Krakow in southern Poland is a cultural jewel and when Poland lost its independents in the late eighteenth century, was a Vienna of the north of the Austro-Hungarian Empire which ceased to exist after World War One, as the map of Central Europe was redrawn and territory previously occupied by aforementioned empire, became countries again, including Poland. Fast forward to September 1939, Germany invaded Poland and considered Krakow a German city, a city that should be free of Jews and immediately "invited" (the Nazis' euphemism for force) the Jewish inhabitants into a ghetto across the river in the city's industrial district where they lived on a diet of overcrowded housing, slave labour and malnutrition. To become sick was a certain death sentence, to work was to prolong life and the possibility of survival. Then came what the Nazis called relocation to work on farms in the east of Poland, but in reality the trains went to Auschwitz concentration camp and Birkenau extermination camp. The final clearing out of the ghetto was brutal. Doctors in the hospital administrated poison to the patients to save them from gunfire. The soldiers saved bullet by clubbing to death women over sixty, and in the street in front of the orphanage they saved amunision too by lining the children up six deep before shooting.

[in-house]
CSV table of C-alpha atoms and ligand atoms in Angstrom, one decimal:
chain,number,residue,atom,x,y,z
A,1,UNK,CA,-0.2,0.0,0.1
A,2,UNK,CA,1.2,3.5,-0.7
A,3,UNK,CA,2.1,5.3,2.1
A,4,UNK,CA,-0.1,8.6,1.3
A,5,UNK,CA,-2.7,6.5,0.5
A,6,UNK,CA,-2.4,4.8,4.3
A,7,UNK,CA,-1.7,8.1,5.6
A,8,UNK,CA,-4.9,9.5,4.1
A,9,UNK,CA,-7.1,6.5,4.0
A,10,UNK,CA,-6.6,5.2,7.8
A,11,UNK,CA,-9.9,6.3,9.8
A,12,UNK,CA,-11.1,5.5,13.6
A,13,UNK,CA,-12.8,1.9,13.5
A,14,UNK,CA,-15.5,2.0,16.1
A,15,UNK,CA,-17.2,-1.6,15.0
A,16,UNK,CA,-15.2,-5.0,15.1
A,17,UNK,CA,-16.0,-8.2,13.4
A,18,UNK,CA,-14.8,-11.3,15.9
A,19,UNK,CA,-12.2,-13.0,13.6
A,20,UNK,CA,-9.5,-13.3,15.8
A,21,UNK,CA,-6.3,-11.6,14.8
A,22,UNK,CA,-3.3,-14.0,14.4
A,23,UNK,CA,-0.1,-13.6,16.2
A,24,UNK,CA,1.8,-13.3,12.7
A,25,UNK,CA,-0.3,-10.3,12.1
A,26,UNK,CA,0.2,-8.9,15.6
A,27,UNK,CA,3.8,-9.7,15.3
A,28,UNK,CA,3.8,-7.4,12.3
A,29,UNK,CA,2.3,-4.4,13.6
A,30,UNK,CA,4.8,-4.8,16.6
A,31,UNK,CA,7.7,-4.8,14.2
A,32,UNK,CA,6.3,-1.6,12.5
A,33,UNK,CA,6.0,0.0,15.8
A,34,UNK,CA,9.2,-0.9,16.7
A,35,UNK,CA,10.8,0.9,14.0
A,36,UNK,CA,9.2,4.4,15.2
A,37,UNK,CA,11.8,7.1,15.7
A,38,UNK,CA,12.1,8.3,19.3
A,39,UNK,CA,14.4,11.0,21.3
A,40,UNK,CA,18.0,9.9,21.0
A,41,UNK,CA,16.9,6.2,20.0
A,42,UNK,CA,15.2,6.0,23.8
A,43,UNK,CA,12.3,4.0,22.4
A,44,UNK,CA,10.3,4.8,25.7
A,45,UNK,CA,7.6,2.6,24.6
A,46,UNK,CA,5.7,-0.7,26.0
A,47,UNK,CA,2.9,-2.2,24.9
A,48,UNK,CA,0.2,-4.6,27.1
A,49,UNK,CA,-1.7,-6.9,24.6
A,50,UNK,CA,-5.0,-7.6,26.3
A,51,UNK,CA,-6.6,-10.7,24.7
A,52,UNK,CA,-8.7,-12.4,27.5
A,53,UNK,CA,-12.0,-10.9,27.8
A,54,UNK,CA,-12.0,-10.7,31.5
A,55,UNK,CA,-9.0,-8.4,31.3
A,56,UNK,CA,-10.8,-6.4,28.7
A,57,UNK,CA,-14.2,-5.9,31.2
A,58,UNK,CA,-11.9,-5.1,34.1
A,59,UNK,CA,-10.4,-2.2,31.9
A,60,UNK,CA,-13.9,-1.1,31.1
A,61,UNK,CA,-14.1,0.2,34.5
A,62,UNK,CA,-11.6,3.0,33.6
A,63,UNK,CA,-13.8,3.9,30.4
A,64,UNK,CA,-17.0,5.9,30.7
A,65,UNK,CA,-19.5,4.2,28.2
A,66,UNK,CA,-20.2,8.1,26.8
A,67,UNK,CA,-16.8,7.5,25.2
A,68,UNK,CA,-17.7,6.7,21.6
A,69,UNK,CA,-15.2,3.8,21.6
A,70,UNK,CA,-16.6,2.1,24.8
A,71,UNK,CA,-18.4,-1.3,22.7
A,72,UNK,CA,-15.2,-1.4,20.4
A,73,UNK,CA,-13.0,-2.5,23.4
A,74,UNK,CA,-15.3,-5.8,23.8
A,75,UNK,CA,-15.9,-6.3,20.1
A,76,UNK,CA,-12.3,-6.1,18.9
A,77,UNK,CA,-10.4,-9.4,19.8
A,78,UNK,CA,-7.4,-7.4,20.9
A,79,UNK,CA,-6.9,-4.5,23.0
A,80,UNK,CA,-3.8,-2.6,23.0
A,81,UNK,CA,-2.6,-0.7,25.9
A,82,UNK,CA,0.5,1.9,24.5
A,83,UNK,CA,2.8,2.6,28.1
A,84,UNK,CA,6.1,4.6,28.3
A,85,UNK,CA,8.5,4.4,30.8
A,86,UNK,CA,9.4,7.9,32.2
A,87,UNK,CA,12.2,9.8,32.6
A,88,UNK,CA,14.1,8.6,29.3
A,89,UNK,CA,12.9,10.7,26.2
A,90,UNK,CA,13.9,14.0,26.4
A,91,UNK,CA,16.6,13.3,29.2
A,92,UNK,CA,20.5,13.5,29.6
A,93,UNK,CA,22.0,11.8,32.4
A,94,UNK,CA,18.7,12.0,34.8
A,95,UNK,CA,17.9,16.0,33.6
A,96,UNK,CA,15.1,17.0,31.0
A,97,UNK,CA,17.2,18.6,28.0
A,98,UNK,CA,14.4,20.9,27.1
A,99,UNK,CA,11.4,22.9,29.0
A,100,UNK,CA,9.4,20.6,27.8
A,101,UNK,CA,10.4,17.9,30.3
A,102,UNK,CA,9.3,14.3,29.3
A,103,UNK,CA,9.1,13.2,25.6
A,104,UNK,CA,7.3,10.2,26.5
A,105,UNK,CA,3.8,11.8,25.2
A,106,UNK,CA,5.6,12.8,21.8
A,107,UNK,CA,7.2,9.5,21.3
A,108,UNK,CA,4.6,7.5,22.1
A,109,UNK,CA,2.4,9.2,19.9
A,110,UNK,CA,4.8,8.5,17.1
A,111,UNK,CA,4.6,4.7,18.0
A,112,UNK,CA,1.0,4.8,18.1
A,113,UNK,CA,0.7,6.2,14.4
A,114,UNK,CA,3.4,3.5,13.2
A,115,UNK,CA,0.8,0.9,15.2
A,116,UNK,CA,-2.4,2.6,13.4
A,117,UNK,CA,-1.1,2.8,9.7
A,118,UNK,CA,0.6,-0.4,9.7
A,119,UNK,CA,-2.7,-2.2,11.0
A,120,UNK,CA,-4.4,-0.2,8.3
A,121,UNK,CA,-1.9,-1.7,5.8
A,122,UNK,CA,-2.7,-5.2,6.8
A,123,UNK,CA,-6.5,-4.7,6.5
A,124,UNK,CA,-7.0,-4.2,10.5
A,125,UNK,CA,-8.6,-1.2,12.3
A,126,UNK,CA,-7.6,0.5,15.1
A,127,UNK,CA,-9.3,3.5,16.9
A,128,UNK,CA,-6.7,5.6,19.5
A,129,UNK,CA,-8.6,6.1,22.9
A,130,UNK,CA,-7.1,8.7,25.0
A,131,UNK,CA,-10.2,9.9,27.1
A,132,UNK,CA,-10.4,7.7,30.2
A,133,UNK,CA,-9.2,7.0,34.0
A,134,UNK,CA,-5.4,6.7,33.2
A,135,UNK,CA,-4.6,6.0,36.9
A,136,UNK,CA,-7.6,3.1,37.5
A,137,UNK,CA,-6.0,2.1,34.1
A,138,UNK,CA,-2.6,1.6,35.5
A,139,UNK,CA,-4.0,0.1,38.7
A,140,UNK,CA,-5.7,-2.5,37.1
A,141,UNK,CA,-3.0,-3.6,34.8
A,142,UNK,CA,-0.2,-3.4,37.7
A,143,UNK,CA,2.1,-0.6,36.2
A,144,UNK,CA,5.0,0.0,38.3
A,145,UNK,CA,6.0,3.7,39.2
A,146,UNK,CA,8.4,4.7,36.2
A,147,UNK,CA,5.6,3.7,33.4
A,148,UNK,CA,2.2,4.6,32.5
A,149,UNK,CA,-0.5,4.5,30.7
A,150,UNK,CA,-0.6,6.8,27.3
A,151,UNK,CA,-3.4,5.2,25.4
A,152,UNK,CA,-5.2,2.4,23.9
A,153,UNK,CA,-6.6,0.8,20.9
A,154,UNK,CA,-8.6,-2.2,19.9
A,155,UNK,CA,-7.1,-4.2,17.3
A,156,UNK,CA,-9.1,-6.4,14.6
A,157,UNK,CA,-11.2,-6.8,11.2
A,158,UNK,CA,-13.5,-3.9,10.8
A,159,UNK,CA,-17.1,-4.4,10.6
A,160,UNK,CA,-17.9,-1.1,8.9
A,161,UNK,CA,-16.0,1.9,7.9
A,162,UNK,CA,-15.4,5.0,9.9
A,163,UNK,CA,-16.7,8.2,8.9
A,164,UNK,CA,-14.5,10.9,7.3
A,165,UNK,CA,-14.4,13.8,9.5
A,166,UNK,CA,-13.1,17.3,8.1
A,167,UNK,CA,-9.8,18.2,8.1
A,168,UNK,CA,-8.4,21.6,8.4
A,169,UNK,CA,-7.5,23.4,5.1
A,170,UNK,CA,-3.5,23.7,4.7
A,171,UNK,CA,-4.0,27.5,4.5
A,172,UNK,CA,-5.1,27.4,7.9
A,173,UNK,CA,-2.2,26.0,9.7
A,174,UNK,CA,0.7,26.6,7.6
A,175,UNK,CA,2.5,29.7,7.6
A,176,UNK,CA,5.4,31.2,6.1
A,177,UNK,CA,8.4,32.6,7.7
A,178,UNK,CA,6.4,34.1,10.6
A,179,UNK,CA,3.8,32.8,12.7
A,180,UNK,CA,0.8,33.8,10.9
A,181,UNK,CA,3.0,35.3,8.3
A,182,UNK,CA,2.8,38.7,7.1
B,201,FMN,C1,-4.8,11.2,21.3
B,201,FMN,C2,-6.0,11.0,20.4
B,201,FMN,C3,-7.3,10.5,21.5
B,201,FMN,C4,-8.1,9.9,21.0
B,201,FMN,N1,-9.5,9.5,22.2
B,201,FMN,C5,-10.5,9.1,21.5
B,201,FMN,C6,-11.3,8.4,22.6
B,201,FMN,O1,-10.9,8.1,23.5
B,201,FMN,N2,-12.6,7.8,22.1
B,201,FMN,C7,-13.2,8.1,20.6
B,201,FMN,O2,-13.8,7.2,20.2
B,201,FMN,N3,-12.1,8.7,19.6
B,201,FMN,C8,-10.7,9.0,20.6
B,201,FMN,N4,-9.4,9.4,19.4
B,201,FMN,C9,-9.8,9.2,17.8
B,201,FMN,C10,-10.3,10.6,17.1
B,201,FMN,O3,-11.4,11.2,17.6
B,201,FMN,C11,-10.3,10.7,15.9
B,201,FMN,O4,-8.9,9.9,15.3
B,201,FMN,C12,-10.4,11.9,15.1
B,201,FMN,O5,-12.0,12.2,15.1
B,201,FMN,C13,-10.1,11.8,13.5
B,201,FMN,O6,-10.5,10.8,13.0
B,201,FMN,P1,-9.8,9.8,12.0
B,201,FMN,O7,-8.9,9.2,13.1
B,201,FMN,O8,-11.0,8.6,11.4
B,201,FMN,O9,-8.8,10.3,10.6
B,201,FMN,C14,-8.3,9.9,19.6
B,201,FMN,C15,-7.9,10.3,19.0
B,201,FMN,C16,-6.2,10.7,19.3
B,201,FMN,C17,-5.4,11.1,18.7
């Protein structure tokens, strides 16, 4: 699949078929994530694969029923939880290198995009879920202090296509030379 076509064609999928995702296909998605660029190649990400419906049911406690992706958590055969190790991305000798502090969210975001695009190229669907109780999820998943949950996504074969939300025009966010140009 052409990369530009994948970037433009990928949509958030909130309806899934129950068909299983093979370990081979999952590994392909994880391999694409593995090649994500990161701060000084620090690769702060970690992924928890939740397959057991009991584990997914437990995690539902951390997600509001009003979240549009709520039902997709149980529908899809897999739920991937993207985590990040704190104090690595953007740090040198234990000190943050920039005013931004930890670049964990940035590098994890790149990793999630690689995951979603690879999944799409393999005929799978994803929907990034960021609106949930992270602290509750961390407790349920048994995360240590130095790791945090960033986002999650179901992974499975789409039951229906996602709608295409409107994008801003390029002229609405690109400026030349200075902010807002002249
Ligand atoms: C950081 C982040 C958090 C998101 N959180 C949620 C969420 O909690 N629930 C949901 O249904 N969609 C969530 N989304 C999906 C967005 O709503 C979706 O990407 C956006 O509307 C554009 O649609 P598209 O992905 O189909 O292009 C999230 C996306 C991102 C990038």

Mural depicting the Nazi liquidation of the ghetto.
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The square in the former industrial quarter of the city where Krakow's Jewish population were ghettoised after the German invasion of Poland in 1939: the empty chairs are a fitting memorial to the victims that are gone never to return.